Updated Dec. 12
Advocates for detained migrants in Texas met San Antonio medical students to discuss forming future partnerships that could help improve the health and well-being of people hoping to immigrate to the U.S.
Nimmy Thomas, a second-year medical student at UT Health San Antonio, is an immigrant. She came to the U.S. from India when she was 10.
She attended a presentation in early December by the Refugee and Immigrant Center for Education and Legal Services about immigrants’ unique health concerns when in detention or living in the community.
"This is a community that I would be very privileged and honored to work in because, as an immigrant myself, I understand I came from an immigration progress that was much easier, and I had a family and a sponsor who supported me through that,” Thomas said. “And some of these immigrant families don't have that."
The Center for Medical Humanities and Ethics reached out to RAICES, volunteer programs manager Geovanie Ordoñez said.
"I think that's the next step, as a community is really seeing us have strong referral systems in place and resources that we can offer to undocumented families and mixed-status families undocumented children, refugees, and asylum seekers," Ordoñez said.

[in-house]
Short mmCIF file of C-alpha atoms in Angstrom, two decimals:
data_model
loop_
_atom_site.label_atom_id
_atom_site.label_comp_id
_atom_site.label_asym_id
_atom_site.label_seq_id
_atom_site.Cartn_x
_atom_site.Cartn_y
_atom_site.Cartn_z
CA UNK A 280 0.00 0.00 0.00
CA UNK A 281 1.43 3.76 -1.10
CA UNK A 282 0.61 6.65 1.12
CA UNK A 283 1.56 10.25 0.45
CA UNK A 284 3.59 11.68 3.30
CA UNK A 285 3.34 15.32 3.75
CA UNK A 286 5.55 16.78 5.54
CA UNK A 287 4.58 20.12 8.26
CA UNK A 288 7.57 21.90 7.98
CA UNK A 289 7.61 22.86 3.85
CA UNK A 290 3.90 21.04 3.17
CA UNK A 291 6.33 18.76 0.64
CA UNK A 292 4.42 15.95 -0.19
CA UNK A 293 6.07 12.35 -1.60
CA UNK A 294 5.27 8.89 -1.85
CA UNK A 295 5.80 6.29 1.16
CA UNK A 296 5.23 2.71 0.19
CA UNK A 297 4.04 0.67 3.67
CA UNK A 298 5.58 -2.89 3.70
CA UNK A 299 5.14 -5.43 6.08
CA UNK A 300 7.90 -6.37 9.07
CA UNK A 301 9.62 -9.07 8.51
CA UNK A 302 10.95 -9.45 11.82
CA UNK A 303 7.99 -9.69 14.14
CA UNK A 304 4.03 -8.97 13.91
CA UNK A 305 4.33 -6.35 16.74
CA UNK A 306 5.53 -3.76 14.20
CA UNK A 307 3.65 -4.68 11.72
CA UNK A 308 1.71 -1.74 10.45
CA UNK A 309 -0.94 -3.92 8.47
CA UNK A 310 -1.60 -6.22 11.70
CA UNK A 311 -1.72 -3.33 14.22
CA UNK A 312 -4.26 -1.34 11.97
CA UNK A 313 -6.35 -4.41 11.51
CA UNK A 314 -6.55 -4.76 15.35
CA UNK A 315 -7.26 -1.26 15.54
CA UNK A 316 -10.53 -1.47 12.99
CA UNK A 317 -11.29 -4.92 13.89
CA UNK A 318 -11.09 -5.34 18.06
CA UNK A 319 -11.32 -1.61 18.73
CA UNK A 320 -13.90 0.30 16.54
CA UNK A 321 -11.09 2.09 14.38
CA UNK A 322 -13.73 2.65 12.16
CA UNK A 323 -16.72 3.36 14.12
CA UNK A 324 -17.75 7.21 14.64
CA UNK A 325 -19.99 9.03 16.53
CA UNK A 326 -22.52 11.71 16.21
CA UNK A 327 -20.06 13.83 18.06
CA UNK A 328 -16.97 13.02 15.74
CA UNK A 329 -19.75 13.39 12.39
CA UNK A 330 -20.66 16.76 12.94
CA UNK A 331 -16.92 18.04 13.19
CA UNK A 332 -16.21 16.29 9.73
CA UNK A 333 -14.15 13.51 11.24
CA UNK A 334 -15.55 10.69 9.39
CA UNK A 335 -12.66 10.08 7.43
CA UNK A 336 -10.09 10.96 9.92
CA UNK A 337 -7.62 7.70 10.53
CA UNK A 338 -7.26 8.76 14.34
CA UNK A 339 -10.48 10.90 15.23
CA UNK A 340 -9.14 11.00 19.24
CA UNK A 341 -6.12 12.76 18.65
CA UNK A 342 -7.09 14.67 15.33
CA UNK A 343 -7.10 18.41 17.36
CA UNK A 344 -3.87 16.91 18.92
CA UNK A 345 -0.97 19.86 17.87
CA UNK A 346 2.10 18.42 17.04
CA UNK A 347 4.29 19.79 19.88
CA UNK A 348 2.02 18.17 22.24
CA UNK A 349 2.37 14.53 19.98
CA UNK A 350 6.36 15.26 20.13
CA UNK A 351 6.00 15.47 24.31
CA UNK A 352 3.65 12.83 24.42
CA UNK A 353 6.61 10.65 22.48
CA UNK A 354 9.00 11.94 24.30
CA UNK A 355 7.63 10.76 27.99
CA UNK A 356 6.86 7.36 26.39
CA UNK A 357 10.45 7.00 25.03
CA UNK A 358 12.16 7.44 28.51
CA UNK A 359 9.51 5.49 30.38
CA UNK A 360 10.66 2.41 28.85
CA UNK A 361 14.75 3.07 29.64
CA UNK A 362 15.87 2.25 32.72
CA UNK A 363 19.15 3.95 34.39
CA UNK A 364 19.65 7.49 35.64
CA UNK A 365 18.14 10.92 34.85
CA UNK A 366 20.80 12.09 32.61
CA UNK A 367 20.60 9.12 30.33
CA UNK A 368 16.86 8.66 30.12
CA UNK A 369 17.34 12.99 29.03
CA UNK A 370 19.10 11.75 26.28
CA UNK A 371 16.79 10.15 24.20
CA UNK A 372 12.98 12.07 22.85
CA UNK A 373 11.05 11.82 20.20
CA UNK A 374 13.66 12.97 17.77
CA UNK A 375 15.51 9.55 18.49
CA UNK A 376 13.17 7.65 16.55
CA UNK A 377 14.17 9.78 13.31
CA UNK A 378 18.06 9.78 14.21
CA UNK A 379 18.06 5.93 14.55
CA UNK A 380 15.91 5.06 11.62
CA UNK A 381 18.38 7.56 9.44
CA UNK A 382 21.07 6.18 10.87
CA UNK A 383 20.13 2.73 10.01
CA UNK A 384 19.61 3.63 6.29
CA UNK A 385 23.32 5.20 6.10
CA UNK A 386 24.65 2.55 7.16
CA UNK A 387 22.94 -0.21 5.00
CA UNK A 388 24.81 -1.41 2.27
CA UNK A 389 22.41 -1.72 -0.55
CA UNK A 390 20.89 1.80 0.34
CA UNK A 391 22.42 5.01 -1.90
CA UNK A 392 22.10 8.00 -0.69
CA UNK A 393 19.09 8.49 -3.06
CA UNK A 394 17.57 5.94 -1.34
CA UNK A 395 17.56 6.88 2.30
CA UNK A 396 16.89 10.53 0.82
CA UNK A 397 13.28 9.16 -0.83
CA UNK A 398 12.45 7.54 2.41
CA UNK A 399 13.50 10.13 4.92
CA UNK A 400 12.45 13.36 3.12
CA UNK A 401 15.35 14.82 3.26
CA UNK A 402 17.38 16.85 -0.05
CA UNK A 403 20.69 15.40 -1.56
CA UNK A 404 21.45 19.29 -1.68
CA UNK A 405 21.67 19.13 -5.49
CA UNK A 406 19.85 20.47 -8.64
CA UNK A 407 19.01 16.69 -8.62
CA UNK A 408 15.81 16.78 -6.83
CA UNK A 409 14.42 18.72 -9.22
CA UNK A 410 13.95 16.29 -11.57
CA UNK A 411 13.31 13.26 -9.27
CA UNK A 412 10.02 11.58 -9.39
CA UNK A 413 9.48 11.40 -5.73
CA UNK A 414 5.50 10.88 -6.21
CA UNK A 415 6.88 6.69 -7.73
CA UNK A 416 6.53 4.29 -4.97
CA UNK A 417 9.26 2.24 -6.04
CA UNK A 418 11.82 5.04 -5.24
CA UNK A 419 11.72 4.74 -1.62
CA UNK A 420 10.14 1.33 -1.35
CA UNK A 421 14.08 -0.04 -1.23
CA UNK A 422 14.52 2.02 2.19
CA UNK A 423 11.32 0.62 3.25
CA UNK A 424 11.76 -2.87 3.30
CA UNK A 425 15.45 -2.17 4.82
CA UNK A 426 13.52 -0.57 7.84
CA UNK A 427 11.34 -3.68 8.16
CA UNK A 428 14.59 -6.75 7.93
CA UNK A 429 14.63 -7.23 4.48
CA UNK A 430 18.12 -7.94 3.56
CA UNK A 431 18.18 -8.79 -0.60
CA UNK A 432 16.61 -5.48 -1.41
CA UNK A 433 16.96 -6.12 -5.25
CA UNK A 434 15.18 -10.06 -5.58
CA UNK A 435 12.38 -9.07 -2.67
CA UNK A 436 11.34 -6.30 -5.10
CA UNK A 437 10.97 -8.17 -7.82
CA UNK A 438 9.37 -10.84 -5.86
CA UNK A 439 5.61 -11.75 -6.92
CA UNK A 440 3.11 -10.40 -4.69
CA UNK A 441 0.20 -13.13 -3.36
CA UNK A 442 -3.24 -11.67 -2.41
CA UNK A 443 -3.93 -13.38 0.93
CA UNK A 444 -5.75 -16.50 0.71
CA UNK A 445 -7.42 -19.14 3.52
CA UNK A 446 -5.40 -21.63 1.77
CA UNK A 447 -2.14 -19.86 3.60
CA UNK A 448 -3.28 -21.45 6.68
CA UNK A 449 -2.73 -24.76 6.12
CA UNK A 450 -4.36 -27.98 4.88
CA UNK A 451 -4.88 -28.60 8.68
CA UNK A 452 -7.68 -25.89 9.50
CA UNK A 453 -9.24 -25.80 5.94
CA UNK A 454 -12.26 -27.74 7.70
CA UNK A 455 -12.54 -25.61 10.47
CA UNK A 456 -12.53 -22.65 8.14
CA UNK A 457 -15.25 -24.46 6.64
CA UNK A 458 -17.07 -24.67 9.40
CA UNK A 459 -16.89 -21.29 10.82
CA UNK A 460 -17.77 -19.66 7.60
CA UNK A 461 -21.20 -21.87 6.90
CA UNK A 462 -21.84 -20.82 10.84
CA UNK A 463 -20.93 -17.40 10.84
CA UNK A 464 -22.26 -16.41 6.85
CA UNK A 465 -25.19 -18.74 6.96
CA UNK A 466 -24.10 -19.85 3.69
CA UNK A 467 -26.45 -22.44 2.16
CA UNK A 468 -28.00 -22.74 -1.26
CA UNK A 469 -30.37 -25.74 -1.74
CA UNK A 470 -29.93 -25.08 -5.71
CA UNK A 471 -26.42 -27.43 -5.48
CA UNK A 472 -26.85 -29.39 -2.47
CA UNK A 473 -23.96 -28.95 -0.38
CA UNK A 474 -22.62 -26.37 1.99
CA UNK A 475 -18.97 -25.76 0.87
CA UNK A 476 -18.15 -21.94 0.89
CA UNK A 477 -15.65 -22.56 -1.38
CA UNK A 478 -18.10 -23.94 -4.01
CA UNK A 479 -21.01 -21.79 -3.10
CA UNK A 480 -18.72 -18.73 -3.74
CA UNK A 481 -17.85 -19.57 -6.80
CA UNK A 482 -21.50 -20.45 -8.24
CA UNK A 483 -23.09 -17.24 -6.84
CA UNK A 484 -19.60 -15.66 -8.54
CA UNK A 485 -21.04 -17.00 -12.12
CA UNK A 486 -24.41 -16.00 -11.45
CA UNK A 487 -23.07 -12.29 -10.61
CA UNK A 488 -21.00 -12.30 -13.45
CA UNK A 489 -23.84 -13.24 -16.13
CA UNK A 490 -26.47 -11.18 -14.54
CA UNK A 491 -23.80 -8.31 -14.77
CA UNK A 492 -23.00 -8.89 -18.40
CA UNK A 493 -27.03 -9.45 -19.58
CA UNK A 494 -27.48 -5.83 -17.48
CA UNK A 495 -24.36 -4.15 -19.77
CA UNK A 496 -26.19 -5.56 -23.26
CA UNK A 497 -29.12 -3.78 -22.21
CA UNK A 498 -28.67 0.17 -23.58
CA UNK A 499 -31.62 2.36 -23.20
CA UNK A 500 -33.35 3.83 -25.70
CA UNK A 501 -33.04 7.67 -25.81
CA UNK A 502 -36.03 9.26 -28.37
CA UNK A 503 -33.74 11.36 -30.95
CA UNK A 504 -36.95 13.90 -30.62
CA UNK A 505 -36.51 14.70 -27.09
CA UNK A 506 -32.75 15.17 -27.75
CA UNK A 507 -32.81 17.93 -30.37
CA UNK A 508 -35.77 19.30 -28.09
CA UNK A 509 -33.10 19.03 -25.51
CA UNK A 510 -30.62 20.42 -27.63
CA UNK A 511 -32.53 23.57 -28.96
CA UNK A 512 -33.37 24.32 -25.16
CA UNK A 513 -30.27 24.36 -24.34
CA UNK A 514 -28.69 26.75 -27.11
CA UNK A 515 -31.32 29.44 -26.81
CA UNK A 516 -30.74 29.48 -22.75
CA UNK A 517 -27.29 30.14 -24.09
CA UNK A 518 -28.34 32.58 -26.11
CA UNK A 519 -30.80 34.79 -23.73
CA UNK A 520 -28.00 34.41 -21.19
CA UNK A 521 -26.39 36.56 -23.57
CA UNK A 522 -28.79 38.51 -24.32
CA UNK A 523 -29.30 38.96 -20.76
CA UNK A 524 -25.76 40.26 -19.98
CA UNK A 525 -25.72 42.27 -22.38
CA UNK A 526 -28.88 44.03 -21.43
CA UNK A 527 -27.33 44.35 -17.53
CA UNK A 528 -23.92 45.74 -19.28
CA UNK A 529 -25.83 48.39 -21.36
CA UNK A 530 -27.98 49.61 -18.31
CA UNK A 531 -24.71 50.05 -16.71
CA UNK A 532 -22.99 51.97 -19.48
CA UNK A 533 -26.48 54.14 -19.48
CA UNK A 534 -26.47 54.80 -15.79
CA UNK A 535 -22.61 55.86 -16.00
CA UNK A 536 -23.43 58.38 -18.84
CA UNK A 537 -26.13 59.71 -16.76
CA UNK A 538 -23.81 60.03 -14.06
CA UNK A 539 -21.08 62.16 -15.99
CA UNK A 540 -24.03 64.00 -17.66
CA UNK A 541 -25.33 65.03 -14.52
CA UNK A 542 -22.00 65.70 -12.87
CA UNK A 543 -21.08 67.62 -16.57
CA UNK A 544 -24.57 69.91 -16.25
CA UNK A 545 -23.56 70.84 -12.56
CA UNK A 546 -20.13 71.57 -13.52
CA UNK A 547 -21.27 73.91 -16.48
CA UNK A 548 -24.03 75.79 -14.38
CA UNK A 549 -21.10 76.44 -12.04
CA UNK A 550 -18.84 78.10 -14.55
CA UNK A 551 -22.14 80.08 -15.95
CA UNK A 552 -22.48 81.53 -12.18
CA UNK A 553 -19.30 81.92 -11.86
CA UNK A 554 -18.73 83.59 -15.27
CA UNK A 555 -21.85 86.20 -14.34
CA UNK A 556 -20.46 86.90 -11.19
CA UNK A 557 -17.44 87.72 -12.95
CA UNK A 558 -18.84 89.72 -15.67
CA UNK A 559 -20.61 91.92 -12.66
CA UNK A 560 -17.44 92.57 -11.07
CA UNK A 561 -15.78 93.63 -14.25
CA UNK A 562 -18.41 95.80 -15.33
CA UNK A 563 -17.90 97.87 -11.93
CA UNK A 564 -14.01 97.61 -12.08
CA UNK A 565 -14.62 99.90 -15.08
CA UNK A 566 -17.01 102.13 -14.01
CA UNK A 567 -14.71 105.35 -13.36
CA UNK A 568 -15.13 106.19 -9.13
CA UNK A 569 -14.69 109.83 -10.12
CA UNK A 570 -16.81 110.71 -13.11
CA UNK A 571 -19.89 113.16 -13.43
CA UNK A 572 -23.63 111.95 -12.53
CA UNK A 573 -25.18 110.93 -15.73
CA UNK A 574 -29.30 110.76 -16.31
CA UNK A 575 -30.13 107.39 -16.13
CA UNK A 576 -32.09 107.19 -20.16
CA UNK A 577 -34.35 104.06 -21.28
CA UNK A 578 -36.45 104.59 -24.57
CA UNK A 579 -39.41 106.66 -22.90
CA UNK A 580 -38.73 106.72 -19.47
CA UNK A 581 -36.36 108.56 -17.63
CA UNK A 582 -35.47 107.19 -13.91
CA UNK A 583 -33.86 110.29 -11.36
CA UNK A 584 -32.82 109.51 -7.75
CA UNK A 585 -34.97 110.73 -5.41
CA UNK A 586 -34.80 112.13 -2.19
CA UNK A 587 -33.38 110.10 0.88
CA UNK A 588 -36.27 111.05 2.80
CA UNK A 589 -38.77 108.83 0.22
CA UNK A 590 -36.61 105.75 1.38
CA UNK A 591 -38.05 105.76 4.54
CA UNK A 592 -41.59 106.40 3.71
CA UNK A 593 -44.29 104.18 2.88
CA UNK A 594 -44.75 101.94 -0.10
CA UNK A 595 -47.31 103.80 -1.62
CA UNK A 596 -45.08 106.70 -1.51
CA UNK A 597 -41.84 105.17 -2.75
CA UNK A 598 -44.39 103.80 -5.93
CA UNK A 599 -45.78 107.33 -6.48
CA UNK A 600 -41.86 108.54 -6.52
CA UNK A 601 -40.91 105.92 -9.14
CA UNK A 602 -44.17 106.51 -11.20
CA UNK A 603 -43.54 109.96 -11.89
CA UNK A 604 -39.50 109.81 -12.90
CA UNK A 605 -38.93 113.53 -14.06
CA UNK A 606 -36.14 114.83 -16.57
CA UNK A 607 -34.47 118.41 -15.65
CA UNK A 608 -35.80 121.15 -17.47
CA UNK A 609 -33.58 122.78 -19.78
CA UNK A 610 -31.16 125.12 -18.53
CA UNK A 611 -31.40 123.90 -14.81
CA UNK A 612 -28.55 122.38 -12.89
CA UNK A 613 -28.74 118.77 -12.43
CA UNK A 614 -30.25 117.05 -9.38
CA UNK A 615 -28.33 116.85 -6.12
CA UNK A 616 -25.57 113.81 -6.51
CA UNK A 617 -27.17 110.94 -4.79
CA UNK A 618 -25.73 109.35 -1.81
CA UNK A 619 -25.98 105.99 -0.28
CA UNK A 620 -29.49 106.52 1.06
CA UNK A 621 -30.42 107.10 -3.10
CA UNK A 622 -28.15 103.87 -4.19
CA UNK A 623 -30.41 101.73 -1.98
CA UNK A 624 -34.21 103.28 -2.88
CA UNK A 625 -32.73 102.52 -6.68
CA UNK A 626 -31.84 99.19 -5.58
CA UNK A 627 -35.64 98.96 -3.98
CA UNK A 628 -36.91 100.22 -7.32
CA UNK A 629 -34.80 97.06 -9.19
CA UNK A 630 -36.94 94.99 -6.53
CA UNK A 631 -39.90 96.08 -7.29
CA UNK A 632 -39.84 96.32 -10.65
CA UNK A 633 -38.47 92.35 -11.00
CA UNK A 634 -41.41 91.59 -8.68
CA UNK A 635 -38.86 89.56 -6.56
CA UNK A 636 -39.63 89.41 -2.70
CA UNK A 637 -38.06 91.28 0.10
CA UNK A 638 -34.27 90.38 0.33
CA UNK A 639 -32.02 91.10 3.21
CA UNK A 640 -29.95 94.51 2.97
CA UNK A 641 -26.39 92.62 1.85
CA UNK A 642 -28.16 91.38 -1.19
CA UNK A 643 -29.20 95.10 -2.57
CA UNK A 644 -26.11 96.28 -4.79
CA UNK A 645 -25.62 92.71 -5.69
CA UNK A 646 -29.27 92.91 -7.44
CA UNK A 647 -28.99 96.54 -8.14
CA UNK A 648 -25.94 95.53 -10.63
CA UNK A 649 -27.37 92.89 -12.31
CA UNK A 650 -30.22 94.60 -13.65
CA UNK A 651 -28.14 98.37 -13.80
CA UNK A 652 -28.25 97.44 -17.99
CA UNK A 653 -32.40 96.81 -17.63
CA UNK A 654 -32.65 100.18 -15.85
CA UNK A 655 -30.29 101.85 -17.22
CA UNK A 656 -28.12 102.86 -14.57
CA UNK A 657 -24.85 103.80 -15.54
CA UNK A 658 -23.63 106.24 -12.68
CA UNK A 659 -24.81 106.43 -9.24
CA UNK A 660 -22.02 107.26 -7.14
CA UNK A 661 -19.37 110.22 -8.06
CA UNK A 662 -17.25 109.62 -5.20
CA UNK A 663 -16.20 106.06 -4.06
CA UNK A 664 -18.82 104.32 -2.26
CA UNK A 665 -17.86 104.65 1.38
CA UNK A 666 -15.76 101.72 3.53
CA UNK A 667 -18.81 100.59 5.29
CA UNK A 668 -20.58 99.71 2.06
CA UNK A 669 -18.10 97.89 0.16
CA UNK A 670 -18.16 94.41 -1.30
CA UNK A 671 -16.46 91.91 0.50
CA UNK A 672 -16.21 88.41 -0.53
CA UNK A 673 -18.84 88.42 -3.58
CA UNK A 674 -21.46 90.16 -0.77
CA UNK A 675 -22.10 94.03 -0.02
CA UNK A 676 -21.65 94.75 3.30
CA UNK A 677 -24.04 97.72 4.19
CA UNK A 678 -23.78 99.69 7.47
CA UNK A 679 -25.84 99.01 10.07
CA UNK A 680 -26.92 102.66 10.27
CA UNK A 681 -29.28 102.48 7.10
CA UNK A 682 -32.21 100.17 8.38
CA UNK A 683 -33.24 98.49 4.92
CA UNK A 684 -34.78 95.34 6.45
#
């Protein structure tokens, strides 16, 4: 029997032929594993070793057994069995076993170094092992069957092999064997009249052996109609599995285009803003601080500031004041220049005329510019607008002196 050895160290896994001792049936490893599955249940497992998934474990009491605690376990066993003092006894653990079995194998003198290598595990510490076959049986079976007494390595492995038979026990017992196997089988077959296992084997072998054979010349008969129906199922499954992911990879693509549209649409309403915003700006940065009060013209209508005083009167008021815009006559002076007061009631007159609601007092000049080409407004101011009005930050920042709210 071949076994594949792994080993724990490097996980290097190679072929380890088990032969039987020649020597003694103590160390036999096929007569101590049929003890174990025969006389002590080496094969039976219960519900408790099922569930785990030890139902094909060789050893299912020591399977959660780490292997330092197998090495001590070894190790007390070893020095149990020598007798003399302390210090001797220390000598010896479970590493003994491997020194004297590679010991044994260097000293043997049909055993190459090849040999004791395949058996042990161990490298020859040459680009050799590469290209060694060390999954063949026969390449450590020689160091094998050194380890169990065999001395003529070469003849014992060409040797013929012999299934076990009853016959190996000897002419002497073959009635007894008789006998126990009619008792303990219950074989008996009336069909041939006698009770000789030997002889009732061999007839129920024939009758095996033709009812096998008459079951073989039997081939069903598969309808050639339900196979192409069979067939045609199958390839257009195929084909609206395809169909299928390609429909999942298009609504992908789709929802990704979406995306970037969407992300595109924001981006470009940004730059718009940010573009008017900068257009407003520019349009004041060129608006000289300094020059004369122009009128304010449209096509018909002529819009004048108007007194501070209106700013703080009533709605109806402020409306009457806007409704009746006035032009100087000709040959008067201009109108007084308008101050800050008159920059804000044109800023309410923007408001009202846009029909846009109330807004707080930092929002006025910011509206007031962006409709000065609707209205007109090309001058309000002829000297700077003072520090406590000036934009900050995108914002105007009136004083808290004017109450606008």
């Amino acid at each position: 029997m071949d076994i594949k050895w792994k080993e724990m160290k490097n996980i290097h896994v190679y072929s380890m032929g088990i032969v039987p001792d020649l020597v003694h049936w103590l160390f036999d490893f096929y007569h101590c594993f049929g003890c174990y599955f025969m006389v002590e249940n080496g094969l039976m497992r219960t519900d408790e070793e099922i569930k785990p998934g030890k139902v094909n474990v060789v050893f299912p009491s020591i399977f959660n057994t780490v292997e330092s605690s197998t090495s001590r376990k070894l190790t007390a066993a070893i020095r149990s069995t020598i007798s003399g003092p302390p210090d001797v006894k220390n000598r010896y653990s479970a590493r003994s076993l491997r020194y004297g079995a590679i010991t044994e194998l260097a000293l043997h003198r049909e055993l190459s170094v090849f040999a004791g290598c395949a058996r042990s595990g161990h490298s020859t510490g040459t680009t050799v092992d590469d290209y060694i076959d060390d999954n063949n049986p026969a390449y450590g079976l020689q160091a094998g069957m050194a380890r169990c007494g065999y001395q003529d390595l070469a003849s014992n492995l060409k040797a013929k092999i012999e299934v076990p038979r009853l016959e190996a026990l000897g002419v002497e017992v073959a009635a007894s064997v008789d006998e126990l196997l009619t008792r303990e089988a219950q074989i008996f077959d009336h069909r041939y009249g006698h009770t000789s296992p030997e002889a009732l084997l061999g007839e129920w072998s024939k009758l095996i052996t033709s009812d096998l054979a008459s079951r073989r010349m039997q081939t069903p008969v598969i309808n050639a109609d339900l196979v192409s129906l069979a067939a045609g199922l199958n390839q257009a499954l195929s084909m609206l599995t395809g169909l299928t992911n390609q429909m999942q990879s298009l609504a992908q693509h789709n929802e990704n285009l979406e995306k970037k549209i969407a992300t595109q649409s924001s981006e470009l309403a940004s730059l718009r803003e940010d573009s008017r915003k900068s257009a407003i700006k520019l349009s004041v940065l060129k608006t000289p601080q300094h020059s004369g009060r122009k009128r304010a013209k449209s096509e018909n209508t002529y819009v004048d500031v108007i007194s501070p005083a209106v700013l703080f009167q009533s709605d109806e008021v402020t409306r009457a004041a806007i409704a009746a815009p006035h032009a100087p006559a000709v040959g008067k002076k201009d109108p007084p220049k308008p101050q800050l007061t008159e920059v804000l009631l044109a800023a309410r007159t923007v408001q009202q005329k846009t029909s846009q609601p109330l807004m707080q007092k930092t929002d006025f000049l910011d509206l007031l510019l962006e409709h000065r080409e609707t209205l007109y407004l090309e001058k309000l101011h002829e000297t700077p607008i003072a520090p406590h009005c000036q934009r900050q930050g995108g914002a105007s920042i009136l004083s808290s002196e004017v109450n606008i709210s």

Second-year medical students Jordan McMaster and Olivia Lopez both said they left the presentation with better understandings of how they can better help migrant families stay healthy. They said the event reminded them that being a good doctor involves more than just medicine.
"It's not just about the physiology. It's not just about the anatomy. It's not just about the health of the patient in front of me, but it's also about their social situation,” McMaster said. “It's about what they've got going on at home."
Lopez agreed, saying that’s particularly true in patients who’ve experienced trauma, which can have an impact on physical health.
"I think as doctors we have to be aware of everything that's going on in a patient's life, and about organizations like RAICES who can potentially help them with things outside our expertise," she said.
Thomas said doctors should understand because it is likely all doctors will one day have to care for patients in similar circumstances.
"I'm hopeful that myself and my colleagues understand this is a side of medicine that we will probably see in our rotations and into our careers so understanding the legal and the social aspects, beyond just the medical aspects," Thomas said.
That's the kind of response RAICES youth outreach coordinator Cassidy Fritts hoped for, and she thinks it will ultimately make a difference.
"Being able to start these conversations about what the needs are is very important," Fritts said.
Fritts hopes that one day these young doctors will not only become invaluable medical resources for underserved communities but will also help them overcome traditional barriers to health care.
Bonnie Petrie can be reached at firstname.lastname@example.org or on Twitter @kbonniepetrie
CORRECTIONS: The names of Cassidy Fritts and Geovanie Ordoñez were misspelled, and the name of the Center for Medical Humanities and Ethics was incorrect. The headline has also been updated to better reflect the content of the article. TPR regrets the errors.